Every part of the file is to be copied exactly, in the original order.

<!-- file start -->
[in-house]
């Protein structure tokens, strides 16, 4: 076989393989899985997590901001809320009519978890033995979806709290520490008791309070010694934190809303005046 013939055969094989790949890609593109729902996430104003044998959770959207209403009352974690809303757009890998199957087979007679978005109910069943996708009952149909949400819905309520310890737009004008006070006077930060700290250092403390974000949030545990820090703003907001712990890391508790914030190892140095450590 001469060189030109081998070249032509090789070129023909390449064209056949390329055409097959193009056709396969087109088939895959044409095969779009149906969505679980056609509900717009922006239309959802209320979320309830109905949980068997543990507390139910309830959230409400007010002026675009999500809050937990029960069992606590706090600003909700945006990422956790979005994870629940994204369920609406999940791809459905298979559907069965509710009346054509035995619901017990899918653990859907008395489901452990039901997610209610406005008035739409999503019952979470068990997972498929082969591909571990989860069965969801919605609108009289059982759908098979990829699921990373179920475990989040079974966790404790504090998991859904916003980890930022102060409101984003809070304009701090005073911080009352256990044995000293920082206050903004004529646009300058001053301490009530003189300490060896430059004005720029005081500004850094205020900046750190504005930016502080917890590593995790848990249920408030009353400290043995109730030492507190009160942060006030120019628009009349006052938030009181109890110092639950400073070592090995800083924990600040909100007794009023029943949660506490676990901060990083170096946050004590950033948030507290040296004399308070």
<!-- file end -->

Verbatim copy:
[in-house]
């Protein structure tokens, strides 16, 4: 076989393989899985997590901001809320009519978890033995979806709290520490008791309070010694934190809303005046 013939055969094989790949890609593109729902996430104003044998959770959207209403009352974690809303757009890998199957087979007679978005109910069943996708009952149909949400819905309520310890737009004008006070006077930060700290250092403390974000949030545990820090703003907001712990890391508790914030190892140095450590 001469060189030109081998070249032509090789070129023909390449064209056949390329055409097959193009056709396969087109088939895959044409095969779009149906969505679980056609509900717009922006239309959802209320979320309830109905949980068997543990507390139910309830959230409400007010002026675009999500809050937990029960069992606590706090600003909700945006990422956790979005994870629940994204369920609406999940791809459905298979559907069965509710009346054509035995619901017990899918653990859907008395489901452990039901997610209610406005008035739409999503019952979470068990997972498929082969591909571990989860069965969801919605609108009289059982759908098979990829699921990373179920475990989040079974966790404790504090998991859904916003980890930022102060409101984003809070304009701090005073911080009352256990044995000293920082206050903004004529646009300058001053301490009530003189300490060896430059004005720029005081500004850094205020900046750190504005930016502080917890590593995790848990249920408030009353400290043995109730030492507190009160942060006030120019628009009349006052938030009181109890110092639950400073070592090995800083924990600040909100007794009023029943949660506490676990901060990083170096946050004590950033948030507290040296004399308070």